In Appreciation of The Raspberries

In Appreciation of The Raspberries

raspberries band

Why the Raspberries will ALWAYS matter to me, and why they SHOULD matter to you

The focus of the new HBO series Vinyl has been the music industry of the early 1970s – specifically the happenings around one fictitious record company, American Century (likely an amalgam of a few companies that existed at the time).

The stories behind the music and musicians are an integral part of the show, helping to develop and shape some of the plot lines. From the New York Dolls to the Good Rats, early episodes indicate that Vinyl is intent on bringing light to some of the lesser-known acts of the day. This was further exemplified when another overlooked band, Cleveland’s Raspberries, was featured in a recent episode.

In an era littered with acts that had success as well as those that came and went quickly, the producers of Vinyl could have chosen any band for the episode. Therefore, the choice of Raspberries is curiously interesting.

Even though their scene was brief and somewhat insignificant, (the band is seen playing in the background during a company function), Raspberries’ inclusion in Vinyl tells me that someone involved with the high-powered series was either a fan 40 years ago, or is a fan today. The episode fortified my belief that there are still fans who care about Raspberries. So what better time to revisit their story?

I’ve been asked the question many times: “What is it about Raspberries that makes you believe they were something special?” The truth is, they remain a mostly-forgotten, somewhat-maligned band, that attained much of their critical praise and admiration long after they were done. Most people who don’t know the band know Go All the Way, the song that brought them onto the charts in 1972.

But they were more than that. They WERE special.

One assertion that cannot be denied is, Raspberries were a misunderstood band. Misunderstood by their record company (who couldn’t figure out which hole to pigeon them into), and misunderstood by the general record-buying, music-listening population.

If ignorance is bliss, then there was no group more blissfully ignored.

Now before you scoff, I realize that music fans everywhere could each pick an artist who they feel have been similarly ignored. Fair enough. In my own library there are other artists who I feel very strongly about, who have been unheard by the public. Raspberries, however, were musically different from the rest of the class that was receiving airplay in the early 70’s.

Raspberries songs were built around strong musicianship and thrilling vocals. Lead singer and songwriter Eric Carmen, understood how to construct an addictive melody, and just as importantly, how to deliver it vocally with passion and intensity. While many people would get to know him better in future years as a solo artist (he’s the singer and songwriter of All By Myself and other hits like Hungry Eyes), during his tenure in Raspberries, Eric was among the best and most dynamic lead singers.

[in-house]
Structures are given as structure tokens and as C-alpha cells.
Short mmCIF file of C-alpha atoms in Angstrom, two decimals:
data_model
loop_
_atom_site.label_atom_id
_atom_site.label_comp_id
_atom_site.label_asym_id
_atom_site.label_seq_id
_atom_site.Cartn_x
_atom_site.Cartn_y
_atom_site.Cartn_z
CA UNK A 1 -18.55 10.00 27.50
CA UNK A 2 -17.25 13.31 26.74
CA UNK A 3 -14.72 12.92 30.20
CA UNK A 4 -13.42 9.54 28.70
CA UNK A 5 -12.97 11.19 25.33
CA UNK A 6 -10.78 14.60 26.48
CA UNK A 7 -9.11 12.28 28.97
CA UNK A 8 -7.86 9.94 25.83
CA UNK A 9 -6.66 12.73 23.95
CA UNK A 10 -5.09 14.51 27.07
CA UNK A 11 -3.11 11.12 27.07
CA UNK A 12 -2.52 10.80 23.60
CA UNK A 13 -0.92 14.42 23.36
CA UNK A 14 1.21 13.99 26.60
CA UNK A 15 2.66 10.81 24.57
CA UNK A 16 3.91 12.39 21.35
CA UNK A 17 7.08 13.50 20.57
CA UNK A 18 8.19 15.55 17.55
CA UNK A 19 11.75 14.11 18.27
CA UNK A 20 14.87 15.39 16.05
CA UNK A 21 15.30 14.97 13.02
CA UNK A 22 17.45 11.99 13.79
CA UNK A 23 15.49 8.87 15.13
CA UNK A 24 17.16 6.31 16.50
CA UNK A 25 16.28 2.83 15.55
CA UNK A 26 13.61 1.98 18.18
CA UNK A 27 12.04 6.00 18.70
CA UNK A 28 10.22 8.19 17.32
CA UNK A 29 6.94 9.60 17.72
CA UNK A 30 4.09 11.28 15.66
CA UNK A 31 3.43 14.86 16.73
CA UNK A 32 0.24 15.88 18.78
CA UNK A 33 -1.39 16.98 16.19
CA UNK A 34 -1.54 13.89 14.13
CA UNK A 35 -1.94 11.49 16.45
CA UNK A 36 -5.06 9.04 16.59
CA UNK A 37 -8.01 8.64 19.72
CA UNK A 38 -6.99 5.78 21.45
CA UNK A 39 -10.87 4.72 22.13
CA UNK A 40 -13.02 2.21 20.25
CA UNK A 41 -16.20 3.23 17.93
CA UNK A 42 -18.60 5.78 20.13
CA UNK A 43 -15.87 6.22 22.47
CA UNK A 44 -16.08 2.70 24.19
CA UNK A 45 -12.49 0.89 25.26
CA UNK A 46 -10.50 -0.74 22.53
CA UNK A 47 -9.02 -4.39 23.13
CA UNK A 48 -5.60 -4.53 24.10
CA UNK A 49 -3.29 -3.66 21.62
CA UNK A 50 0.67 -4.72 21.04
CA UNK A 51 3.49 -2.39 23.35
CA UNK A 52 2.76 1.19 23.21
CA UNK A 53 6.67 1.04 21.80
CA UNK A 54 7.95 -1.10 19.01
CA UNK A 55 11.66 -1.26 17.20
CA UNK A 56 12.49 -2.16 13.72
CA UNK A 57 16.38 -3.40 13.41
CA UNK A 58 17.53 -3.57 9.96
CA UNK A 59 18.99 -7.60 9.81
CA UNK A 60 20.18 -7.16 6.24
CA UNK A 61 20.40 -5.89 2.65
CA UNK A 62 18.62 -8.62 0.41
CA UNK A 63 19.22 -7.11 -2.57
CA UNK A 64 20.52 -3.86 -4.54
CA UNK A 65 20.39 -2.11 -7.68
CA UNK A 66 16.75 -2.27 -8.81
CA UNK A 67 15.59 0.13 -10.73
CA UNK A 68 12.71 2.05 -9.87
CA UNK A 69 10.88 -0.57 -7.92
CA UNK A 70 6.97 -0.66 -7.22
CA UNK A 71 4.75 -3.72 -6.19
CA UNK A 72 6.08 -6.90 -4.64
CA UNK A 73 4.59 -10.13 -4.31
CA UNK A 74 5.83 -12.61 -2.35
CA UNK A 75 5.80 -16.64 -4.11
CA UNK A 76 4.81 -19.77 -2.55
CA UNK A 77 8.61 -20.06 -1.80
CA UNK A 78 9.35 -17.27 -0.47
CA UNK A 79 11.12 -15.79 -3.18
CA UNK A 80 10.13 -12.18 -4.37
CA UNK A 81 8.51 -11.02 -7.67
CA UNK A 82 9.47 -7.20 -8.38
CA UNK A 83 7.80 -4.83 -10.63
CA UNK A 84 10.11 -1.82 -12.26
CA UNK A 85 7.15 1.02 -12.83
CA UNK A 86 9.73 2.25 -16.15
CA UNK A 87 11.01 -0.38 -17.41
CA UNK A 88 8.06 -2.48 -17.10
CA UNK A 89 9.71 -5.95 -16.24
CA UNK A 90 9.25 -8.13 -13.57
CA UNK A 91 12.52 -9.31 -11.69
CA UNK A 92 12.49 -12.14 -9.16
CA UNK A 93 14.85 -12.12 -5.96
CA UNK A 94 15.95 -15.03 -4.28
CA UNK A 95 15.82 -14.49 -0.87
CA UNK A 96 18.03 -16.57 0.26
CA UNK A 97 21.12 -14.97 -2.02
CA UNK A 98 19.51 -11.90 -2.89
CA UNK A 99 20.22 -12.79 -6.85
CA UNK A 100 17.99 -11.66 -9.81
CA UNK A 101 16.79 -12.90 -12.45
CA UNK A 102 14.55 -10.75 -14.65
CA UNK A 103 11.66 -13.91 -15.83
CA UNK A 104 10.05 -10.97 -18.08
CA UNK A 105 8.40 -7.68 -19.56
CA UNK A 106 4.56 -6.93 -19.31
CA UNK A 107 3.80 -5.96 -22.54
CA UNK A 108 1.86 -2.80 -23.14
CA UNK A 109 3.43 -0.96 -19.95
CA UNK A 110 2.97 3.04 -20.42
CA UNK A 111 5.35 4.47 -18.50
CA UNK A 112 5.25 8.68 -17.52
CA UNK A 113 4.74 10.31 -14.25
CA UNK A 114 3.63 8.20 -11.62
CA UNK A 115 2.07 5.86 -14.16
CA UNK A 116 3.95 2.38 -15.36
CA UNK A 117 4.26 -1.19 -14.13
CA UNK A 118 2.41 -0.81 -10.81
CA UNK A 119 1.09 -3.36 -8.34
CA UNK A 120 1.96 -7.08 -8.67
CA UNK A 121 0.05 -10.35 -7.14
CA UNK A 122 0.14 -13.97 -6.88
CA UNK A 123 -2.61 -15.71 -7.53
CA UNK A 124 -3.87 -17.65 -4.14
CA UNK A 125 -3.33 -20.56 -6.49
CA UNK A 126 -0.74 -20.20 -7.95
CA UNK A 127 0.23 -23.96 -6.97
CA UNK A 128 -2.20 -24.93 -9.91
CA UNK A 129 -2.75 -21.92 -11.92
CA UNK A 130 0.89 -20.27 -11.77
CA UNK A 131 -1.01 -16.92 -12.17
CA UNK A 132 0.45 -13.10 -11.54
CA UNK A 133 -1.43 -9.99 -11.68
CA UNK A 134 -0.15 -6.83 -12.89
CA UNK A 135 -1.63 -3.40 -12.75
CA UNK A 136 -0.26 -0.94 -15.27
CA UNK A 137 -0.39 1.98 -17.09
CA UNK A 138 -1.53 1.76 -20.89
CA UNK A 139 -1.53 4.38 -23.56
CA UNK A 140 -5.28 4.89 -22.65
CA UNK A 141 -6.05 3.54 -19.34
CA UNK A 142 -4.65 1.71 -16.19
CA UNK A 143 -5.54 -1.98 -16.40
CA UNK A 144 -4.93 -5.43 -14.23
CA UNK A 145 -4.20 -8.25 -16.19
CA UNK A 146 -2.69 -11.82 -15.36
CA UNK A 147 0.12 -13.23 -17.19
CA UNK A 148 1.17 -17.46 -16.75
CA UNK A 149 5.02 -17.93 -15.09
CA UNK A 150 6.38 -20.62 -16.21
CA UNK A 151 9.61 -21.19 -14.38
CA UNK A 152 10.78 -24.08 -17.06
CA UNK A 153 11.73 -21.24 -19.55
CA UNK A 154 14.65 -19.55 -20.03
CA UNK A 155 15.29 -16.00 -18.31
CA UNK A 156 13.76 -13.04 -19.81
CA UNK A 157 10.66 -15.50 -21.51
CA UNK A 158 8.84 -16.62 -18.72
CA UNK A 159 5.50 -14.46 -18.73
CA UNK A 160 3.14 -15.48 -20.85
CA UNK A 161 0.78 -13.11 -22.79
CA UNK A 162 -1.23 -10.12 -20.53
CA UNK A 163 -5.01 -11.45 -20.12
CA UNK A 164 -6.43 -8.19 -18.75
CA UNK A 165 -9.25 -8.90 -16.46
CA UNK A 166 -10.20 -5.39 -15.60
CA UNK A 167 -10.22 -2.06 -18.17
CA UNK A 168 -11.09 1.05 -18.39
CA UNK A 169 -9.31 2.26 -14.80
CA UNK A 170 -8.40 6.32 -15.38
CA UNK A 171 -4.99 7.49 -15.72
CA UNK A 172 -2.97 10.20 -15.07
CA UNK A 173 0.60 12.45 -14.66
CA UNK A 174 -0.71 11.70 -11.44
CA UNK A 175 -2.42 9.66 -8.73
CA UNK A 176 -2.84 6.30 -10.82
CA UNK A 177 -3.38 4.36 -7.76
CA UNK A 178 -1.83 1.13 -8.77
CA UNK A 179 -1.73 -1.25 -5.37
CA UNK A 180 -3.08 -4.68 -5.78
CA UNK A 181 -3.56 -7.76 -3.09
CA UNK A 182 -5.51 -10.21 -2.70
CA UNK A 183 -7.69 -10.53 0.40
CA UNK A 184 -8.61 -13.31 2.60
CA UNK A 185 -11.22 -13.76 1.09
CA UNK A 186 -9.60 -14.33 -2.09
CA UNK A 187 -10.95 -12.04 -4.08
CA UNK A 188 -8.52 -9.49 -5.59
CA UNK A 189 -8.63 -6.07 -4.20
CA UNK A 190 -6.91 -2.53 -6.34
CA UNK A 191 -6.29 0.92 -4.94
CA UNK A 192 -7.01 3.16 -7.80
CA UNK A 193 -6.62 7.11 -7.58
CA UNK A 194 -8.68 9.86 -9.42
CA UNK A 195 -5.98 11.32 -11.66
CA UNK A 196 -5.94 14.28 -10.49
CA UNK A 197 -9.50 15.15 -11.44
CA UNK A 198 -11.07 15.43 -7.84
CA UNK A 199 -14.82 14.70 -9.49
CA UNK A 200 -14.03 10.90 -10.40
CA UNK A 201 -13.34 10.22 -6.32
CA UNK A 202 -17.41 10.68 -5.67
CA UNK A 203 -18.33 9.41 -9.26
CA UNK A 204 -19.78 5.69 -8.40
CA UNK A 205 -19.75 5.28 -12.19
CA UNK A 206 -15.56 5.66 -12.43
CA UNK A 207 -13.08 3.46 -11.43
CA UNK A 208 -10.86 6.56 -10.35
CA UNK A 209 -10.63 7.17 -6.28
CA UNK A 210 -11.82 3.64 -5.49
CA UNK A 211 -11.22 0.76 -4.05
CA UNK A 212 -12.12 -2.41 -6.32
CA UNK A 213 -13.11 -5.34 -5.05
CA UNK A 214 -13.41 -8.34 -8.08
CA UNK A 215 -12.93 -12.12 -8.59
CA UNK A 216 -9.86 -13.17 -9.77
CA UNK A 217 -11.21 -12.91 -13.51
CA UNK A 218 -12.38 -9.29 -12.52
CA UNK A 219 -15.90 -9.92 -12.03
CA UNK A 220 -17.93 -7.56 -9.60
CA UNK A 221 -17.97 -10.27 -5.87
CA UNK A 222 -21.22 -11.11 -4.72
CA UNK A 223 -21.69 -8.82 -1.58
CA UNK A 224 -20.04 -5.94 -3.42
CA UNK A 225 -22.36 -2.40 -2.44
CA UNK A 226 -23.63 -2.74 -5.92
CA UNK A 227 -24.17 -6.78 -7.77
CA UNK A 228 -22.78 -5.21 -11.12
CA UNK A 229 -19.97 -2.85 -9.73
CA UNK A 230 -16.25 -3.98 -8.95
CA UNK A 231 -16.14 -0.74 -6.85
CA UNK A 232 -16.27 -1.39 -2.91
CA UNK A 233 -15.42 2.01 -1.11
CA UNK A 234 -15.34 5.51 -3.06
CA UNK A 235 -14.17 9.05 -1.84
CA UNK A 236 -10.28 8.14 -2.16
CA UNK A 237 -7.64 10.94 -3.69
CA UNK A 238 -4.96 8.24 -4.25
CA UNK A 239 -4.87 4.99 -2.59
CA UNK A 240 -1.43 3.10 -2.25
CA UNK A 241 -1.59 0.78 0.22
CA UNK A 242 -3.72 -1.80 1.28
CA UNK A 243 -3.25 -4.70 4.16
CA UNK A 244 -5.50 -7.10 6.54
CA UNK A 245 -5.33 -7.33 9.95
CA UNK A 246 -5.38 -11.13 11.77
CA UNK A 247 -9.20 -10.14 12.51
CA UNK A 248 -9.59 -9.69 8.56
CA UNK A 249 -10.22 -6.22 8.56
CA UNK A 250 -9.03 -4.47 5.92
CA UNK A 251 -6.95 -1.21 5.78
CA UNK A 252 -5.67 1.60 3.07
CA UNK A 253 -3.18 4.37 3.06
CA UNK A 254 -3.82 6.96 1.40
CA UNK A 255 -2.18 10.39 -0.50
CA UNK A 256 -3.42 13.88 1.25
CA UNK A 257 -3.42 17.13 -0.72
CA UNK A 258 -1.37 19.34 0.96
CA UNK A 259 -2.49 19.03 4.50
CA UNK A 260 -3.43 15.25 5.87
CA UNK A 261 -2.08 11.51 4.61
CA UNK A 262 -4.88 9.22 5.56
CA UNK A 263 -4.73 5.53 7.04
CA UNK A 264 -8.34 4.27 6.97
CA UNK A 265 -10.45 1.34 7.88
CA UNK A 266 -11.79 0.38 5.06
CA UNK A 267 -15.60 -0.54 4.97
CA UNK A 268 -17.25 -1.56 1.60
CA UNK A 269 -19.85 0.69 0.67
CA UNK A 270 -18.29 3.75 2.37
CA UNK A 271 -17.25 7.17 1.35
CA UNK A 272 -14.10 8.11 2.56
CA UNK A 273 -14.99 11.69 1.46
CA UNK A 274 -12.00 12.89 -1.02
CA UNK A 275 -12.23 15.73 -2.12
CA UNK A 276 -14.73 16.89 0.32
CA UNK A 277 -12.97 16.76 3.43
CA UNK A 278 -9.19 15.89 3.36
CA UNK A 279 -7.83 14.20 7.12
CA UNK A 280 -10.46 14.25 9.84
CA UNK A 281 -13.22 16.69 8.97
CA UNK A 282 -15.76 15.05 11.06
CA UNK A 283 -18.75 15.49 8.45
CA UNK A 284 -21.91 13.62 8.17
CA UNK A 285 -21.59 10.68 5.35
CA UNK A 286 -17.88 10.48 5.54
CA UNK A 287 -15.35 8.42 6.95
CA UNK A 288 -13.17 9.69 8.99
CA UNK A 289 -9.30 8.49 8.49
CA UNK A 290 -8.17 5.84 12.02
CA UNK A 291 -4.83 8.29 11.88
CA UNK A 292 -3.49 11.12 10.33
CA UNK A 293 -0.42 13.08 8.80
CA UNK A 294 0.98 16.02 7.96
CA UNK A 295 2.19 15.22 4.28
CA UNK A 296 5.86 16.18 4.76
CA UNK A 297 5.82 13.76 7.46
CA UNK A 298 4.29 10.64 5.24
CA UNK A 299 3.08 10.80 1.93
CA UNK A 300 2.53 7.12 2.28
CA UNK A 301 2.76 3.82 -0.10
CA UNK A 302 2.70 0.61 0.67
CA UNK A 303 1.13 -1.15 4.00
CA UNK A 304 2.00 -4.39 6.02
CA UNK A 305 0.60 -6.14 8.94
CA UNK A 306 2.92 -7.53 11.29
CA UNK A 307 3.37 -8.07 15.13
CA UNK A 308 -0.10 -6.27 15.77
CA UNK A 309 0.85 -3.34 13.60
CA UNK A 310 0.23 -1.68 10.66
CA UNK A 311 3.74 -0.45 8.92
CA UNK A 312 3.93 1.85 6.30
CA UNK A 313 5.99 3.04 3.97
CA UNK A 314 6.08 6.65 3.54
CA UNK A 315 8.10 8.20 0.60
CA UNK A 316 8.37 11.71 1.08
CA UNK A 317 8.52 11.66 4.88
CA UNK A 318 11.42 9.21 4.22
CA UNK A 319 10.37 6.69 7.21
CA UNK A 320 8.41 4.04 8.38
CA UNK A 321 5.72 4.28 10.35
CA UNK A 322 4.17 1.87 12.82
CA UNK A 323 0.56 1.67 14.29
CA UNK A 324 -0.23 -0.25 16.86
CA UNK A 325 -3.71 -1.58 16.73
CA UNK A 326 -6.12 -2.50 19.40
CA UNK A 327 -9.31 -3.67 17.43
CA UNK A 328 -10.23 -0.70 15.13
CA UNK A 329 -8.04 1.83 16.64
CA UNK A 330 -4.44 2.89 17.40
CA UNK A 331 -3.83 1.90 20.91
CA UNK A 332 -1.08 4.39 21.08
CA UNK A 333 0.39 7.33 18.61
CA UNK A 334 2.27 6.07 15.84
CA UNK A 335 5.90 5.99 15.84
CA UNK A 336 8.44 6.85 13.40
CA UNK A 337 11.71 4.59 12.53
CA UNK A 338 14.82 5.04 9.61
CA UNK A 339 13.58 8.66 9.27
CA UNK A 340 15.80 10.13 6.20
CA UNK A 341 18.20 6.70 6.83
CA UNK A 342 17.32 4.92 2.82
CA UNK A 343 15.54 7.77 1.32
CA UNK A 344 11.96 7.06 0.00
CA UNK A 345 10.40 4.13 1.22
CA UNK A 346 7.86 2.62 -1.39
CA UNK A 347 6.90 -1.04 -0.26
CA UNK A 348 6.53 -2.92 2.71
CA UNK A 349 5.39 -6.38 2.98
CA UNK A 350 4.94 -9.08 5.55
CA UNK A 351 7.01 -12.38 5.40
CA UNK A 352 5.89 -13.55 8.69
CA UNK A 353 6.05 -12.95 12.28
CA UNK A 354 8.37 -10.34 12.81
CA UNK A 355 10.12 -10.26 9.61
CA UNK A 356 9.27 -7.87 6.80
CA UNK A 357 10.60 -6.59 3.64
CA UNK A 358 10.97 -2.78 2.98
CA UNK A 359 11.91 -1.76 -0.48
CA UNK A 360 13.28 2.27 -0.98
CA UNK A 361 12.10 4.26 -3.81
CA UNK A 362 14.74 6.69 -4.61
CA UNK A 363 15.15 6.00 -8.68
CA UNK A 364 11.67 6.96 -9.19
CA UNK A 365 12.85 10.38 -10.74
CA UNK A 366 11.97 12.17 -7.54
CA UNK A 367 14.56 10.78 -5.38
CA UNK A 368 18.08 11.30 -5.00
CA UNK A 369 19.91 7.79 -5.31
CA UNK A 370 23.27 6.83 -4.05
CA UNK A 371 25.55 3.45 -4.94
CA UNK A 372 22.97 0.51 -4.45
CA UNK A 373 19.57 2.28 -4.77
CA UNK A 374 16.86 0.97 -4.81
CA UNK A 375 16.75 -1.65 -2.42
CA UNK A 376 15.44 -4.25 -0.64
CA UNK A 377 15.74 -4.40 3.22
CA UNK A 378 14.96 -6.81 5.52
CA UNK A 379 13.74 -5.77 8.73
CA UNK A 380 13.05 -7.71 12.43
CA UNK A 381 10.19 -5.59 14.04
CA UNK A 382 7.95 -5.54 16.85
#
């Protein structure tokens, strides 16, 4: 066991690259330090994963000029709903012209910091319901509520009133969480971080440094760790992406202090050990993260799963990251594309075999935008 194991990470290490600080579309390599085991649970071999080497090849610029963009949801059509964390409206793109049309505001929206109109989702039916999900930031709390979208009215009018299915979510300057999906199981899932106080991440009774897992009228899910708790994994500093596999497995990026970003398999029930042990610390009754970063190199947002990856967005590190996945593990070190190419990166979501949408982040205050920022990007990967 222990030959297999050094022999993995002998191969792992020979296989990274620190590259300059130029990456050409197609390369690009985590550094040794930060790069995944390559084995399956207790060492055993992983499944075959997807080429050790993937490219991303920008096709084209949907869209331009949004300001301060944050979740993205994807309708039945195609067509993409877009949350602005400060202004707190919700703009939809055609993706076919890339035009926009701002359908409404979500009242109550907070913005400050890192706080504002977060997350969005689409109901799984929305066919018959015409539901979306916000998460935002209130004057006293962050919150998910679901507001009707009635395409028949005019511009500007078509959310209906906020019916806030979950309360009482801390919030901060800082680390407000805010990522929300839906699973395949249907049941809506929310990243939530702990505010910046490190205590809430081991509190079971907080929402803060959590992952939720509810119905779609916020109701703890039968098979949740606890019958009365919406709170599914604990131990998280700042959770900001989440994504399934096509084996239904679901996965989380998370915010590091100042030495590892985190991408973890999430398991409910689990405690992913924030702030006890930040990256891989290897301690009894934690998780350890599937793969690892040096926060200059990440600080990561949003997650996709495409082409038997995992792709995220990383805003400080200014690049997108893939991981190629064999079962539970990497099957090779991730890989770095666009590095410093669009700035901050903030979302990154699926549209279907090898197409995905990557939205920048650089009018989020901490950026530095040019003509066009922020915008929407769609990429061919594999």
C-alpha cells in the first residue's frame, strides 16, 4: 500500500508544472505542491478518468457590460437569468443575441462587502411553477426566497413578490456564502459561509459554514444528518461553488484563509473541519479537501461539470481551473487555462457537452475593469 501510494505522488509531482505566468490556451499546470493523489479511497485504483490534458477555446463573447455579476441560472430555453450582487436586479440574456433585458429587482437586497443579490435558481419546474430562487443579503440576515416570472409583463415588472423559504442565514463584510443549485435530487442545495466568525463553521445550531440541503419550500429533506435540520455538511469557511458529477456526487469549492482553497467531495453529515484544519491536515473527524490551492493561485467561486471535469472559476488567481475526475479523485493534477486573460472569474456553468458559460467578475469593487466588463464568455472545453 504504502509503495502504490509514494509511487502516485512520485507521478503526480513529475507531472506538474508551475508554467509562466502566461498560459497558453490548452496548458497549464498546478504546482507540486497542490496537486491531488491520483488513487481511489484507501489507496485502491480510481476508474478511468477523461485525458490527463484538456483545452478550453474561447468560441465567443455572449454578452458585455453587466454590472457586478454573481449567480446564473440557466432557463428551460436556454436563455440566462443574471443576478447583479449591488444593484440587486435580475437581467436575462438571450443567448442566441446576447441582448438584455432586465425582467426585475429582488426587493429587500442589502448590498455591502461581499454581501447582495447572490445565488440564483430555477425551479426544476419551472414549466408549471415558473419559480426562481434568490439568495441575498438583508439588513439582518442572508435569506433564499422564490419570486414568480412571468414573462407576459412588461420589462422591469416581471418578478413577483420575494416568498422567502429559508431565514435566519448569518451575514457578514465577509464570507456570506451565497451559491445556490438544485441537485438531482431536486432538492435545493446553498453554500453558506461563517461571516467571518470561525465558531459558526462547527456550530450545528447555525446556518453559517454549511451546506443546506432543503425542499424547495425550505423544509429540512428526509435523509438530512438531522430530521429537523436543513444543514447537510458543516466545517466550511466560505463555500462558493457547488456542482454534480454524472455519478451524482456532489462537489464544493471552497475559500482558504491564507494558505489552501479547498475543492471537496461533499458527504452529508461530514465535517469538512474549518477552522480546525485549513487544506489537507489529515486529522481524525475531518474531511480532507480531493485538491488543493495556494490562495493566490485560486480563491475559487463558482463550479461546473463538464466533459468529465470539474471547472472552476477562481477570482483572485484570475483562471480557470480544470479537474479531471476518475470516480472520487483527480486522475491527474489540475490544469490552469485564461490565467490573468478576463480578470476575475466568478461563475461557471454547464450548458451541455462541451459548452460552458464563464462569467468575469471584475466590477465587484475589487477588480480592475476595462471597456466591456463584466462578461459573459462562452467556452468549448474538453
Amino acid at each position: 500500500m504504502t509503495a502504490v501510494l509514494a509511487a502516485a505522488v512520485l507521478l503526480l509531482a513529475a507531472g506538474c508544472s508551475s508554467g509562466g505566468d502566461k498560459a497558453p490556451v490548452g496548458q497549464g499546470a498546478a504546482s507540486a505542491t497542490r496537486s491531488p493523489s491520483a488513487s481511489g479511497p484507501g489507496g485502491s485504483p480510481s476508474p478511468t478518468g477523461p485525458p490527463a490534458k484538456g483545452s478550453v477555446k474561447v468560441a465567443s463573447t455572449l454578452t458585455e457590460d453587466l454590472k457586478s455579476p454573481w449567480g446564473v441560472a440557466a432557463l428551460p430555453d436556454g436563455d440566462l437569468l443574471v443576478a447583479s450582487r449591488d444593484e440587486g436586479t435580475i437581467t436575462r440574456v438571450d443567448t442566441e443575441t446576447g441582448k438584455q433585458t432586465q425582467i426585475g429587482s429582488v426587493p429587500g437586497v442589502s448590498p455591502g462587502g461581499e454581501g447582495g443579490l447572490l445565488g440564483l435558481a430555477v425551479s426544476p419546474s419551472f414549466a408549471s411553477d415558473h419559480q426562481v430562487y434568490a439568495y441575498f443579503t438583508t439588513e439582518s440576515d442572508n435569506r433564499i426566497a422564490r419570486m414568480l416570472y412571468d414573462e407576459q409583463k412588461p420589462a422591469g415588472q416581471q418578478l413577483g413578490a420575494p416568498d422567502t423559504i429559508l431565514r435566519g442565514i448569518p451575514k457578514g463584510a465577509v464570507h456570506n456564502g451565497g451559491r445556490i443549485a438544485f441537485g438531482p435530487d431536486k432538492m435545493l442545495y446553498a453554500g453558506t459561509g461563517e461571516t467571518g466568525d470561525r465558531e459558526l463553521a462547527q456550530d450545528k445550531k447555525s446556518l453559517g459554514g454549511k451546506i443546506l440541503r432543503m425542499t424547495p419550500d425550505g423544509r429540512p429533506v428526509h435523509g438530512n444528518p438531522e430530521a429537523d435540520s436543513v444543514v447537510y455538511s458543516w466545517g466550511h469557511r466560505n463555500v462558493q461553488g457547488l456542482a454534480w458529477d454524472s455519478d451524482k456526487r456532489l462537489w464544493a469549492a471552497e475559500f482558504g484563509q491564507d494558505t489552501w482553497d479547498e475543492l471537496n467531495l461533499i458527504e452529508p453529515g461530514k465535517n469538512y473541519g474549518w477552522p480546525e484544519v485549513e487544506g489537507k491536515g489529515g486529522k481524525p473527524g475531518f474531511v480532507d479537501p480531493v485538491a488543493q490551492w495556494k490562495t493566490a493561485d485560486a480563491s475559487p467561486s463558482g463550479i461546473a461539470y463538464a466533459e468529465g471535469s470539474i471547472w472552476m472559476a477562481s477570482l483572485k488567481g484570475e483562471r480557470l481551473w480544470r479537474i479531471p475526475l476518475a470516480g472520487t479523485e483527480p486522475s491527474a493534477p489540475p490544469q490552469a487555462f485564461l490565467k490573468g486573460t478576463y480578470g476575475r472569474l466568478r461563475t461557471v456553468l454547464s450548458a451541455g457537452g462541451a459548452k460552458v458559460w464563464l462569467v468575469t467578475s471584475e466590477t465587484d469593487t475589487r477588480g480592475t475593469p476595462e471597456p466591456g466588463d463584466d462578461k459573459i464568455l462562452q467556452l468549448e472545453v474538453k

And Raspberries were not a one-trick pony. Wally Bryson was an inventive lead guitarist whose exciting fretwork was matched by his captivating stage presence, and his own strong song contributions. The band’s first three albums had Dave Smalley and Jim Bonfanti holding down bass and drums, respectively.

For their final album Starting OverScott McCarl and Mike McBride took over the rhythm section responsibilities. Both Dave and Scott managed the McCartney-esque feat of playing melodic bass lines, while also contributing to songwriting. Bonfanti (a recent inductee into the Classic Drummer Magazine Hall of Fame) and McBride could go from the bombastic attack of Keith Moon, to the subtle percussiveness of Hal Blaine. Here was a band that was able to shift musical gears without missing a beat.

So what went wrong? Let’s once again go back to those radio days of yore. This was a period in music that regardless of the genre, with the right push, you could get your song on the radio. A time when you could hear artists as varied as Alice Cooper (School’s Out), Lynn Anderson (Rose Garden), Al Green (Let’s Stay Together) and Andy Williams (Speak Softly Love) on the SAME station!

Within this musical mish-mash, Raspberries made their way onto the charts with Go All the Way, a Top 5 single in 1972. The song’s combination of electrifying musicianship and vocals, surrounded by a melody with roots in the 1960’s, grabbed you and didn’t let go until the final power chord. It sounded like a musical anachronism. It captured the pure essence of the band, giving an early indication of how exciting Raspberries were. It would be the song that would set the bar and define their career.

After this initial success, there might have been an expectation for a similar sound in their songs. That was not the case. From the Beach Boys-ish Let’s Pretend, the country-rock of Should I Wait, and the Free-sounding Party’s Over, the musical depth in the band signaled that there would always be experimentation with style. For some it was this diverse tapestry that added to the fascination and maybe some of the misunderstanding.